Para-Athlete Jack Agnew Makes Speedy Recovery from Knee Injury thanks to the Mary Peters Trust Supported by the Rory Foundation

Athlete Diagnosis Clinic Helps Athletes Recover from Numerous Injuries

One year into a new joint project, the Mary Peters Trust and the Rory Foundation are working together to ensure talented young athletes get back to competing on the track, court or pitch as soon as possible.

For the last year, their Athlete Diagnosis Clinic has helped young athletes from a huge variety of sports, including Boxing, Fencing, Squash, Tennis and Athletics, get back to their respective sports quickly.

Jack Agnew is a positive example of a young Para-athlete for whom the clinic has made a significant impact. Jack experienced knee pain and contacted the Mary Peters Trust to seek their advice. That afternoon, he was seen by a Consultant Orthopaedic Surgeon and had an MRI scan the following day. The MRI showed an injury requiring an operation, which was carried out the following week in the Ulster Independent Clinic. As a result, he was able to return to training, and continue with his preparation for the Para Athletics World Junior Championship.

“This clinic was so important for me. If I missed the Championships, it would have meant two years of training was a waste of time.  All those early starts, hard sessions and sacrifices both my family and I made would have been for nothing. I don’t know how I would have dealt with that.  I can’t thank the Mary Peters Trust or the Rory Foundation enough, especially as I came home with such great results. I’m thrilled with the outcome,” said Jack.

Four weeks later Jack was part of the GB and NI team competing in five events over five days at the Para Athletics World Junior Championships, where he won two Golds, one Silver and a Bronze medal.

Had Jack’s diagnosis been delayed by one more week, he would not have been fit to compete and would not have achieved “International Classification” meaning that he would not have been considered for the 2018 Commonwealth Games.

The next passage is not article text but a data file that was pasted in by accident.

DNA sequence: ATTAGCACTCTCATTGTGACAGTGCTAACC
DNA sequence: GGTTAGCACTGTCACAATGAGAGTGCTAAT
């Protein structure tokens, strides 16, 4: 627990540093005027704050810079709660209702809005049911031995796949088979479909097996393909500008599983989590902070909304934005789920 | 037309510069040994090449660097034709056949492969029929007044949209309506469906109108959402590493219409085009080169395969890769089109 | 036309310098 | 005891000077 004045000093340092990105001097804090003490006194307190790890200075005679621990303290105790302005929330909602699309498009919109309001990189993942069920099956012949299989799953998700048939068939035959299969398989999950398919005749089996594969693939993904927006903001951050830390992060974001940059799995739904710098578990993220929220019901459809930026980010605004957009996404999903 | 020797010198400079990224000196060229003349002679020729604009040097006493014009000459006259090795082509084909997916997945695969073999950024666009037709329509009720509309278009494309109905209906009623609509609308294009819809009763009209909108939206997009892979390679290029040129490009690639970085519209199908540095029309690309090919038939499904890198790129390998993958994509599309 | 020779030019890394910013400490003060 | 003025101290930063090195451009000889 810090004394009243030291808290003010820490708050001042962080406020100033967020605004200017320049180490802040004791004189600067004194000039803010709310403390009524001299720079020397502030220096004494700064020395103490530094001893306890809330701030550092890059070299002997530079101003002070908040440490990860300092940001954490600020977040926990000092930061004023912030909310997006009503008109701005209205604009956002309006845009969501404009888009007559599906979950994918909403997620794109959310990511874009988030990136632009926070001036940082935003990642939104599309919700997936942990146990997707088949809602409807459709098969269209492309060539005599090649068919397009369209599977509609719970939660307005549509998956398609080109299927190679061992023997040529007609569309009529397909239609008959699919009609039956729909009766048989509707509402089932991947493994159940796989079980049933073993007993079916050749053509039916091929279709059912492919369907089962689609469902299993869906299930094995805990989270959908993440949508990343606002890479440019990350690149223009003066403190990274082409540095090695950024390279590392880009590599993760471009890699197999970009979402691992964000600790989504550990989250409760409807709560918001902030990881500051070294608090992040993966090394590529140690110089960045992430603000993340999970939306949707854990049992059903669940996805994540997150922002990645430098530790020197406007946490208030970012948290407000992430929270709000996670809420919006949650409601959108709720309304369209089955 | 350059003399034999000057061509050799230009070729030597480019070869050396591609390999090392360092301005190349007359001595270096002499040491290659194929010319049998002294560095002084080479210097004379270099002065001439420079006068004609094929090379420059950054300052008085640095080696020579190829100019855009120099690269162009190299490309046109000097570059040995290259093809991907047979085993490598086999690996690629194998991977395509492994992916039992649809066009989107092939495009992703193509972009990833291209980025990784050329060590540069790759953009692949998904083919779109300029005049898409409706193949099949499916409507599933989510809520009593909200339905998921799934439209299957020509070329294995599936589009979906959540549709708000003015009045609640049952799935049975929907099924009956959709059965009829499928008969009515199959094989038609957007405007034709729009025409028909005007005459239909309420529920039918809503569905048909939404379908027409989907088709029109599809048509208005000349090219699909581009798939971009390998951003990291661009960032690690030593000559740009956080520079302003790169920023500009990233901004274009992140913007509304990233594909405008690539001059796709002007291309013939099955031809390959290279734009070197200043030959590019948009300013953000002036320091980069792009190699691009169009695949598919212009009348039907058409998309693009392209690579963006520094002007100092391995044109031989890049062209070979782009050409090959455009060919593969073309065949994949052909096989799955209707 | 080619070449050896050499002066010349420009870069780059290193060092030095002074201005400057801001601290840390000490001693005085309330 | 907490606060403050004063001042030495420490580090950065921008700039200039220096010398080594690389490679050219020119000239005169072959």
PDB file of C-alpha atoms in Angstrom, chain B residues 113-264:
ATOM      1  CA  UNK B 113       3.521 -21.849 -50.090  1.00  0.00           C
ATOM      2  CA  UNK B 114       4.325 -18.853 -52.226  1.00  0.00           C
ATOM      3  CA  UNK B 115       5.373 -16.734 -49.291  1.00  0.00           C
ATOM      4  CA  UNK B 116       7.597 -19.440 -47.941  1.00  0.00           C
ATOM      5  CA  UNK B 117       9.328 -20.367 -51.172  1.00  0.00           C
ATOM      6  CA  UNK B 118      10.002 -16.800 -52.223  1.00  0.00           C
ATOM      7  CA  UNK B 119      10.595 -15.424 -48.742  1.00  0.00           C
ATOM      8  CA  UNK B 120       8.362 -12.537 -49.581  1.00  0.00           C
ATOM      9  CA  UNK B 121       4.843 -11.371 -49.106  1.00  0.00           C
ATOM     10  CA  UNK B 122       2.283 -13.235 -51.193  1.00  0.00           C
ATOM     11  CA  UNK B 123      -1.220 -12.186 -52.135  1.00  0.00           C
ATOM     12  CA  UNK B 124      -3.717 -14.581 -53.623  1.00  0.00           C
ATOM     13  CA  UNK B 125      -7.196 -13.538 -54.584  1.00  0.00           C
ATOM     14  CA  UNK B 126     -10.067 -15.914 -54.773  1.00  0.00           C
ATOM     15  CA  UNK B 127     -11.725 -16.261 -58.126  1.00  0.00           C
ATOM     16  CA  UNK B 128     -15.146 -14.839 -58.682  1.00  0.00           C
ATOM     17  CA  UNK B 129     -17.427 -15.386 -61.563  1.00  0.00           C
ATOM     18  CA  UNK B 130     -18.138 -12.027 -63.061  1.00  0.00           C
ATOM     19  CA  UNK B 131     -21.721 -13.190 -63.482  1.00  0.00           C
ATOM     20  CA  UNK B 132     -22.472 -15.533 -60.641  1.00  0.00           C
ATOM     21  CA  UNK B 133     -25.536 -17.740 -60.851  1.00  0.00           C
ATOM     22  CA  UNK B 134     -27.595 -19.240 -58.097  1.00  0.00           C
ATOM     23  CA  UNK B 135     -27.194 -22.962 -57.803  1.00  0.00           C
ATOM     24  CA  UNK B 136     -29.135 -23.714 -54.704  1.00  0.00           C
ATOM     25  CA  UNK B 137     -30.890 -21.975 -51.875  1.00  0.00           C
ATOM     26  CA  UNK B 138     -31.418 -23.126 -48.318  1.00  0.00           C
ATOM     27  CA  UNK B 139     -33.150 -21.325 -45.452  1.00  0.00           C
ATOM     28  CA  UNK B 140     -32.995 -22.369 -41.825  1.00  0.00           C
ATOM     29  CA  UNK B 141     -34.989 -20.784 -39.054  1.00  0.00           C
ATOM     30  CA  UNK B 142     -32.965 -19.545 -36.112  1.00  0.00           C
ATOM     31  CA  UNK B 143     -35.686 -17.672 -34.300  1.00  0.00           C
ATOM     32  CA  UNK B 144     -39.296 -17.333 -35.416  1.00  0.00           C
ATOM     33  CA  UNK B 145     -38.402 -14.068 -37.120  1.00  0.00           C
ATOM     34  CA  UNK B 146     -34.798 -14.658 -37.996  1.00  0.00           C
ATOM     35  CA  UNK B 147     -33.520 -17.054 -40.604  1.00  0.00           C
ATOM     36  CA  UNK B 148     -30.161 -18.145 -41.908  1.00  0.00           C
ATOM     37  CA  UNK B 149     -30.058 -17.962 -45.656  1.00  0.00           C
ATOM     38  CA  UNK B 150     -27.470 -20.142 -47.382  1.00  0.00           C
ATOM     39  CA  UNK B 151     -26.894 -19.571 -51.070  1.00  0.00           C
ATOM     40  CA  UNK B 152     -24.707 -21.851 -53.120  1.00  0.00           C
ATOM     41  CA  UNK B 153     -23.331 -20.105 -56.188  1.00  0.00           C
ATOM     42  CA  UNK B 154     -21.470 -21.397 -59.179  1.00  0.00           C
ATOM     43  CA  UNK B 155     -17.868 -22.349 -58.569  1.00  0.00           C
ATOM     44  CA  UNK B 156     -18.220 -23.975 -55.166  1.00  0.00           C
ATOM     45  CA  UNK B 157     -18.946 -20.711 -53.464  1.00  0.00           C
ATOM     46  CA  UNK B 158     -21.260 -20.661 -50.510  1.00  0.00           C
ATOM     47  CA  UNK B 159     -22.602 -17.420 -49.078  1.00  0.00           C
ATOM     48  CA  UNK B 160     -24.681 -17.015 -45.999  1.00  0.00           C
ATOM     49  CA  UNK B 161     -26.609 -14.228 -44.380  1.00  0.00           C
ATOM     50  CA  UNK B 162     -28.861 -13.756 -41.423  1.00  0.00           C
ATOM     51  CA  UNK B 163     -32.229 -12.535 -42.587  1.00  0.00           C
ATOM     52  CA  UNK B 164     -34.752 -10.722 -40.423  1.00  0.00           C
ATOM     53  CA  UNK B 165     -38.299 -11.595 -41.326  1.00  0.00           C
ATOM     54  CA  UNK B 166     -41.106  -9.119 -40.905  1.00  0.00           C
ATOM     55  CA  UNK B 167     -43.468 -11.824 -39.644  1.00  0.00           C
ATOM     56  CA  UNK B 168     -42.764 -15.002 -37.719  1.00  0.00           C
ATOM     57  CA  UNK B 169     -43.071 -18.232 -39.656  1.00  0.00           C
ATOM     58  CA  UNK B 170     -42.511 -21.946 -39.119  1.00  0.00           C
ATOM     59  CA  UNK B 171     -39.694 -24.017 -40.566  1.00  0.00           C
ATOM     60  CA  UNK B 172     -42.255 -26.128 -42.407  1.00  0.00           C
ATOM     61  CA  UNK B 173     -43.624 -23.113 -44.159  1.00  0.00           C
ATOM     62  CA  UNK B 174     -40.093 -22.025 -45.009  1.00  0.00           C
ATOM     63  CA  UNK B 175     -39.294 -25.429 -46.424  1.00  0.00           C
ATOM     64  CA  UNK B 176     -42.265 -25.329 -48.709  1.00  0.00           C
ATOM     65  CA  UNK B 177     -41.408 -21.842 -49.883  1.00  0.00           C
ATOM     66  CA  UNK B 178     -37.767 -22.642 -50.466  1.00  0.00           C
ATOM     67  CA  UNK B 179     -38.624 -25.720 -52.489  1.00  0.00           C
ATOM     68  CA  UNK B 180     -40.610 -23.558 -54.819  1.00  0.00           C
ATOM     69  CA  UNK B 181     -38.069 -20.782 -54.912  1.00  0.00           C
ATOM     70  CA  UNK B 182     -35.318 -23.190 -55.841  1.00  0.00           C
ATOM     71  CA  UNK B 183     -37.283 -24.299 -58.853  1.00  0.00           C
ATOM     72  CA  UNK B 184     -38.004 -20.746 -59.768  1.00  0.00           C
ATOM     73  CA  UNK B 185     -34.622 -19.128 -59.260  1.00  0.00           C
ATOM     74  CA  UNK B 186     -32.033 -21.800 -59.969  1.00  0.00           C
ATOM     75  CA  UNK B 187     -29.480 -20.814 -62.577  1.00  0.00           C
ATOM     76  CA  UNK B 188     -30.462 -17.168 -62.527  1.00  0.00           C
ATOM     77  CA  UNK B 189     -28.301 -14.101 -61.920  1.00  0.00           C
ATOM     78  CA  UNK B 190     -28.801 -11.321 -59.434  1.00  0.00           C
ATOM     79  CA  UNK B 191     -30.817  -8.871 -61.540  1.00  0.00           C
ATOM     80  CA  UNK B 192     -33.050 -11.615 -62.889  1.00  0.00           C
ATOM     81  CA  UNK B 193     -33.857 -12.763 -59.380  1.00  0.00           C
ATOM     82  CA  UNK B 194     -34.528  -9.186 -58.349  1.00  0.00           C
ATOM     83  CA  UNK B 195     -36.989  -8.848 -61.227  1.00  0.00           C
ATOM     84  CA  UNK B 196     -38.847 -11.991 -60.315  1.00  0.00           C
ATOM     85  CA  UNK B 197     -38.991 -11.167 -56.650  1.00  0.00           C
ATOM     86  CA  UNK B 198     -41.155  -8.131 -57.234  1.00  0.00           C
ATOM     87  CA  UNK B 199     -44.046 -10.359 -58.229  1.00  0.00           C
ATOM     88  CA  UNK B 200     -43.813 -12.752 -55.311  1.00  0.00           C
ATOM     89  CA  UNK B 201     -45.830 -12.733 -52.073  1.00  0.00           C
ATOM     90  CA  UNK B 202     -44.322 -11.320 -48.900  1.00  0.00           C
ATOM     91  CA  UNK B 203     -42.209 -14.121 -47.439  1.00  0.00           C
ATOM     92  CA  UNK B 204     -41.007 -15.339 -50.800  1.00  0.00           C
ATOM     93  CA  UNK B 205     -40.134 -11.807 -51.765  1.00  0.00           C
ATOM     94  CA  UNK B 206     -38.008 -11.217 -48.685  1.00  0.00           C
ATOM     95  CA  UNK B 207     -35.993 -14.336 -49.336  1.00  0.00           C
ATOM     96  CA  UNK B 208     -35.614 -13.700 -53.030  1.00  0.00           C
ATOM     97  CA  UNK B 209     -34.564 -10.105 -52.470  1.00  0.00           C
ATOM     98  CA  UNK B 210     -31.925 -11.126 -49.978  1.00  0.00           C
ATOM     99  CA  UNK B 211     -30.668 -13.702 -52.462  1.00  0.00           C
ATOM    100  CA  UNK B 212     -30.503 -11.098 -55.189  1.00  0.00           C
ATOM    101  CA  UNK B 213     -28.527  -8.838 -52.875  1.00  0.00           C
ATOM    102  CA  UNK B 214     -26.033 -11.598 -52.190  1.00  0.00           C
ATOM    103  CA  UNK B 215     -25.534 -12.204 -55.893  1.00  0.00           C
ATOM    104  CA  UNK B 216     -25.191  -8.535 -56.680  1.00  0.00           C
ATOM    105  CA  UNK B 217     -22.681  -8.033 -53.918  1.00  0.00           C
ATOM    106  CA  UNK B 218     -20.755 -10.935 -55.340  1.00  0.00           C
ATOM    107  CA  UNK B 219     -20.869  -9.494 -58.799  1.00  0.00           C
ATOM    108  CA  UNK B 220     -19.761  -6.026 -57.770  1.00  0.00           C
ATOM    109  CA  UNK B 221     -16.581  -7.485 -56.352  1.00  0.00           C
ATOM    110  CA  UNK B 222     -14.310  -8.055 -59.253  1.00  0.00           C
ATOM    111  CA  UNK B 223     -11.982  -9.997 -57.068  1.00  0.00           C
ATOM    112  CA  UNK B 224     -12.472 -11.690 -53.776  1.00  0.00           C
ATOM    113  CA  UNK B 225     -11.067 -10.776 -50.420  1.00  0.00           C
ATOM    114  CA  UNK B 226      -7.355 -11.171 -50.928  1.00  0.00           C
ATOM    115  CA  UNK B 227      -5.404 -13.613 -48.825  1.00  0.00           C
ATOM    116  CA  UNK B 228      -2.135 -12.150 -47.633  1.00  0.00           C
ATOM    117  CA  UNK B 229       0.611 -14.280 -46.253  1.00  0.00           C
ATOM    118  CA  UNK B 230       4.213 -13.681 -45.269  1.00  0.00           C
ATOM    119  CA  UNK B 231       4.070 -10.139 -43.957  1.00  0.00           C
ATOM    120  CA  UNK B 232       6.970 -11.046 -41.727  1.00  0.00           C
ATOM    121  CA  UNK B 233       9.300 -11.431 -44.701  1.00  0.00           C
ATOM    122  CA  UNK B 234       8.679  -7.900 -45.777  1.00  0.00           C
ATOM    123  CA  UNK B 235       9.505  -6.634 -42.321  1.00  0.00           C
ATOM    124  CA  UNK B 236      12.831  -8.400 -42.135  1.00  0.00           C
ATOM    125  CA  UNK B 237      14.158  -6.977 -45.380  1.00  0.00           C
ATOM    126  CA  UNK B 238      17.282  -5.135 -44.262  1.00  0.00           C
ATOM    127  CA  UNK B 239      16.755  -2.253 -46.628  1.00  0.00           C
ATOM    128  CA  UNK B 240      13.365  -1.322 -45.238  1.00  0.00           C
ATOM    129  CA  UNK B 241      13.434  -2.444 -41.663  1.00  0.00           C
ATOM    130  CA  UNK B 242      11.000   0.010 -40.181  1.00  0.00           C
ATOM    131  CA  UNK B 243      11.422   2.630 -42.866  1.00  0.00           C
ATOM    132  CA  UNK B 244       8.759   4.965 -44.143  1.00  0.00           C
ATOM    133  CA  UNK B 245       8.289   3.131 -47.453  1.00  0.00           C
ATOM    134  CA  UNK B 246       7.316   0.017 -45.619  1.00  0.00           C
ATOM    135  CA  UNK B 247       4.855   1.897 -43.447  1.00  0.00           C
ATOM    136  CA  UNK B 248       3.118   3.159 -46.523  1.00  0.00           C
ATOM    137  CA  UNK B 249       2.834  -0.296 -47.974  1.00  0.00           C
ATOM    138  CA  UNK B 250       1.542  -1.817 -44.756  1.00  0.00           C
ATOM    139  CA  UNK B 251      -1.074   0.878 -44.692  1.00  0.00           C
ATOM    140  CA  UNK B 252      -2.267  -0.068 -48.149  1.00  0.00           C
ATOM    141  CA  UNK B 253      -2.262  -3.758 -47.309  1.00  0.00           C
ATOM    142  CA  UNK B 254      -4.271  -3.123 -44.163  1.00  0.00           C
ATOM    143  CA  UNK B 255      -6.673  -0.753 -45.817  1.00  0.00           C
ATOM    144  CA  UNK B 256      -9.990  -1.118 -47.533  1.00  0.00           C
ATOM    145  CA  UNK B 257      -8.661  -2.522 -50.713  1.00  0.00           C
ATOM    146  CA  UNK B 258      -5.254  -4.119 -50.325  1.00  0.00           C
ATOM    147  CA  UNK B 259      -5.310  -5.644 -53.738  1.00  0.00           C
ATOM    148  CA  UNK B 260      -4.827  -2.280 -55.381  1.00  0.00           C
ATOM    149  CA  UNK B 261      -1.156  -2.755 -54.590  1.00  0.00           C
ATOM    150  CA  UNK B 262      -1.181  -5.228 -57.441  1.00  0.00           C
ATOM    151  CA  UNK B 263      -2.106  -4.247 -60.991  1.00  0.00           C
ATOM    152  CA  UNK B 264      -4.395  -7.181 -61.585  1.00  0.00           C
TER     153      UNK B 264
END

Eilish Rutherford, Chairman of the Mary Peters Trust said;

“We at the Trust are delighted with the success of the clinic over the last year. As we’ve seen with Jack, the quick diagnosis sped up his recovery and got him back to his winning ways. Thanks again to the Rory Foundation for their support and to the team at the Ulster Independent Clinic for providing this service. Athlete’s never want to get injured and unfortunately, it’s not something we can prevent but a quicker diagnosis means a quicker solution and therefore the athletes are returning competing and bringing back medals and good news to Northern Ireland.”

Trustee of the Rory Foundation, Dr Andrew Crone, said;

“It’s been great to have such a clinic in place for these young athletes. It’s fantastic to see the results working so quickly and effectively over the last year, proving it’s been very worthwhile. It came to my attention that we needed a facility like this when Rory injured his ankle back in 2015. He got rapid access to medical and surgical specialists in such a short period of time. This enabled him to get a diagnosis and the best possible management plan within a couple of days of his injury. It made me aware of the fact that injuries can be so costly for athletes, especially ones at the top of their sport. This prompted us to seek a means to how we could organise such a referral system. With the help of the Mary Peters Trust and the Ulster Independent Clinic, this became a reality. For young aspiring sportsmen and women to have access to such specialist medical care within a few days of injury gives them the opportunity to a speedy return to their sport. The Rory Foundation stands for helping children and young people live better lives and I’m delighted we can work in partnership with the Mary Peters Trust to fulfil that.”